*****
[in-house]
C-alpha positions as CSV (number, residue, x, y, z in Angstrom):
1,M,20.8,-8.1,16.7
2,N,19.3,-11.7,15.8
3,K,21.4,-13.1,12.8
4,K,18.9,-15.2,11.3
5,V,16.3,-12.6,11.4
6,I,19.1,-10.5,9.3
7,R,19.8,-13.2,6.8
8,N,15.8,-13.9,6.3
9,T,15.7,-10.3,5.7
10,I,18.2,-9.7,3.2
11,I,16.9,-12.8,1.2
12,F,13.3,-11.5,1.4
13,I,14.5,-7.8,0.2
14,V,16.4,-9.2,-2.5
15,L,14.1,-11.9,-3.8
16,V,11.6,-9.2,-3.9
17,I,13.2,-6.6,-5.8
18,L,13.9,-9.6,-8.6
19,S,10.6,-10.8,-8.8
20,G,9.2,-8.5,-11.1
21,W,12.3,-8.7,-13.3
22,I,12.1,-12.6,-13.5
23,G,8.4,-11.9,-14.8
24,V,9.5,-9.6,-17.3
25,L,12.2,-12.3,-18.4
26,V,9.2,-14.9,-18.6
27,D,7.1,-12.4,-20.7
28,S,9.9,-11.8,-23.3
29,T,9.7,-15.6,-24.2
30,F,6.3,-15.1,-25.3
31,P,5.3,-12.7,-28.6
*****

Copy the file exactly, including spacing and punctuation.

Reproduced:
[in-house]
C-alpha positions as CSV (number, residue, x, y, z in Angstrom):
1,M,20.8,-8.1,16.7
2,N,19.3,-11.7,15.8
3,K,21.4,-13.1,12.8
4,K,18.9,-15.2,11.3
5,V,16.3,-12.6,11.4
6,I,19.1,-10.5,9.3
7,R,19.8,-13.2,6.8
8,N,15.8,-13.9,6.3
9,T,15.7,-10.3,5.7
10,I,18.2,-9.7,3.2
11,I,16.9,-12.8,1.2
12,F,13.3,-11.5,1.4
13,I,14.5,-7.8,0.2
14,V,16.4,-9.2,-2.5
15,L,14.1,-11.9,-3.8
16,V,11.6,-9.2,-3.9
17,I,13.2,-6.6,-5.8
18,L,13.9,-9.6,-8.6
19,S,10.6,-10.8,-8.8
20,G,9.2,-8.5,-11.1
21,W,12.3,-8.7,-13.3
22,I,12.1,-12.6,-13.5
23,G,8.4,-11.9,-14.8
24,V,9.5,-9.6,-17.3
25,L,12.2,-12.3,-18.4
26,V,9.2,-14.9,-18.6
27,D,7.1,-12.4,-20.7
28,S,9.9,-11.8,-23.3
29,T,9.7,-15.6,-24.2
30,F,6.3,-15.1,-25.3
31,P,5.3,-12.7,-28.6